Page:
Retinal diseases and disorders can severely harm your vision. Learn more about retinal conditions, causes, symptoms, risks, and treatment. If youhave any symptoms of a retinal condition, it’s important that you immediately contact a physician.
Age-Related Macular Degeneration (Wet)
Age-related macular degeneration is a gradual deterioration of the light sensitive tissue responsible for clear, detailed vision. The wet form of this disease makes it difficult to see fine details and makes vision appear blurry. This form of the disease is more serious and causes rapid, severe vision loss if left untreated.
Age-Related Macular Degeneration (Dry)
Age-related macular degeneration is a gradual deterioration of the light sensitive tissue responsible for clear, detailed vision. The dry form of this disease gradually makes it more difficult to see fine details with vision become blurred. Untreated, blind spots and a loss of central vision may occur.
Diabetic retinopathy is a disease that commonly affects people with diabetes and tends to occur in both eyes. This causes varying degrees of painless vision loss or leads to blindness without warning. Untreated diabetic retinopathy is one of the leading causes of blindness in Canada.
Branch Retinal Vein Occlusion (BRVO)
Branch retinal vein occlusion is a blockage of the veins that carry blood away from the retina. This blockage causes sudden, painless vision loss. If untreated, this vision loss becomes permanent including blindness in the affected eye.
Central Retinal Vein Occlusion (CRVO)
Central retinal vein occlusion is a blockage of the vein that carries blood to the retina. This blockage causes vision to become distorted and blurry. In severe cases, the build-up of pressure will cause severe vision loss and pain. Untreated, this condition results in permanent vision loss or blindness.
A retinal tear is when the retina is pulled away and separated from the outer layer of the eye. This can progress to more serious retinal conditions, such as retinal detachment.
Retinal detachment is when the retina is separated from its normal position at the back of the eye. This separation prevents the retina from functioning properly and causes severe damage to vision.
A vitreous haemorrhage is when a blood vessel nearby or within the vitreous cavity of the eye ruptures and begins to leak fluid or bleed. Vitreous hemorrhage can result from a wide range of diseases and conditions.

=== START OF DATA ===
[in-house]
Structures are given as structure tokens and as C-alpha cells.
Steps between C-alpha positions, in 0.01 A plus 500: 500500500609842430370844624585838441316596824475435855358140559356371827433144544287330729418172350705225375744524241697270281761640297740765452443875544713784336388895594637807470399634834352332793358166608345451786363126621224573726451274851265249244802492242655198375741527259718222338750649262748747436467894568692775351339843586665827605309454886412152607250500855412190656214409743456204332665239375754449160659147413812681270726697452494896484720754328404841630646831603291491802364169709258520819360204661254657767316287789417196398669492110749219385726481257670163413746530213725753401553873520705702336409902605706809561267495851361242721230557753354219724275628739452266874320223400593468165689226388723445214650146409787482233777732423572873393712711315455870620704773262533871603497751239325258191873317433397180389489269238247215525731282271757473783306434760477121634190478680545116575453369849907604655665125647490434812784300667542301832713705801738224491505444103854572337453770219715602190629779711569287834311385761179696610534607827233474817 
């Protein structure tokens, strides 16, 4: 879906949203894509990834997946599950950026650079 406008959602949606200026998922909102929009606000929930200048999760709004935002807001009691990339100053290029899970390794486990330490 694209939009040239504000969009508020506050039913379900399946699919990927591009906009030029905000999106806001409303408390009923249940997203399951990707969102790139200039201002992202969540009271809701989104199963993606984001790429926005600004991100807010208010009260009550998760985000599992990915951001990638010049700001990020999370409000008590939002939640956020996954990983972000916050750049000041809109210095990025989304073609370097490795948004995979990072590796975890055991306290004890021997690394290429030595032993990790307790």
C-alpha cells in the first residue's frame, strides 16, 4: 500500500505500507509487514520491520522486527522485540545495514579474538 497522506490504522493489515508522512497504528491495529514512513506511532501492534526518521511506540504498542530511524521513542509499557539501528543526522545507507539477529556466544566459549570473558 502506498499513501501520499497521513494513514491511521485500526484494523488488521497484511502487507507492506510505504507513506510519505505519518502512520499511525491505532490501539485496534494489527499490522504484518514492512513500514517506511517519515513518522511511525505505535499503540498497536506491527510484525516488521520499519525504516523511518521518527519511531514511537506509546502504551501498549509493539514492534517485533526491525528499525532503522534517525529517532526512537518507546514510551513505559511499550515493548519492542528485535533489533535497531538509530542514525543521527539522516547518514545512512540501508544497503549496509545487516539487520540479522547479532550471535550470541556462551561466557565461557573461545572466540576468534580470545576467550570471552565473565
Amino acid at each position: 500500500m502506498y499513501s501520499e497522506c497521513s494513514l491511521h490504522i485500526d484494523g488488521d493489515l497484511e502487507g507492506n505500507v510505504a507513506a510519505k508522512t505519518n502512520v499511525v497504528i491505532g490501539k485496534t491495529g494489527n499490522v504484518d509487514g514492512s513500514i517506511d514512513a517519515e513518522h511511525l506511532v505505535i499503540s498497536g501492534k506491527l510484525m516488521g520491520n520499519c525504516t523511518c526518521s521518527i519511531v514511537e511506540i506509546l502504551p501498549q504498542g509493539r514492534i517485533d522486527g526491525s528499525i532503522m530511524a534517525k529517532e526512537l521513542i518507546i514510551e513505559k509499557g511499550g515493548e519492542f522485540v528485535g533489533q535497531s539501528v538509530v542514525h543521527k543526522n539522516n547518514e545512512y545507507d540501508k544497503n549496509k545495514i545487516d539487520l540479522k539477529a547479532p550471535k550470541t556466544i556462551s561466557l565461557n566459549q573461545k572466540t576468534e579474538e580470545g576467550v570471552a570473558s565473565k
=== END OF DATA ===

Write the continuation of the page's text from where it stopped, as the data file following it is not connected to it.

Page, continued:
A macular hole is a small break in the macula that disrupts vision by causing blind spots to appear. If left untreated, macular holes slowly grow in size causing further vision loss and increasing the risk of other serious retinal conditions.
Uveitis is an inflammation within one or both eyes that causes discomfort, pain, and a decrease in vision. Uveitis may be linked to a wide range of serious health concerns and if left untreated, can lead to permanent loss of vision.
A choroidal nevus is a small growth, similar to a freckle or a mole, beneath the retina in the back of the eye. While usually harmless, a choroidal nevus may be a warning sign of cancer or cause other retinal conditions.
Retinal Arterial Macroaneurysm
A retinal arterial macroaneurysm is when blood pools around the retinal artery. Depending on the location of the aneurysm and whether it has already ruptured, this may cause decreased central vision.
Epiretinal Membrane (ERM)
An epiretinal membrane is a thin layer of scar tissue that can form over top of the eye’s macula that causes varying degrees of distortion to the central field of vision.
Macular edema is a swelling of the macula caused by damaged blood vessels leaking into the retina. As these fluids accumulate in the macula, it obscures light from passing through and results in a loss of central vision. In severe cases, macular edema can result in blindness.
Retinal Artery Occlusion (RAO)
Retinal artery occlusion is blockage of one of the arteries that supplies blood and oxygen to the retina. These blockages are usually caused by a blood clot becoming stuck in the artery. Retinal artery occlusion causes a sudden, severe loss of eyesight and is considered a medical emergency.
Central Serous Chorioretinopathy (CSCR)
Central serous chorioretinopathyis a build-up of fluids underneath the retina that leads to the formation of a blister beneath the macula. This causes vision to become distorted and blurred.
Vitreomacular Traction (VMT)
Vitreomacular traction is when the vitreous fluid that fills the interior of the eye pulls on the surface of the macula causing swelling which distorts the central field of vision, leading to blurred vision, the formation of blind spots, and distortion.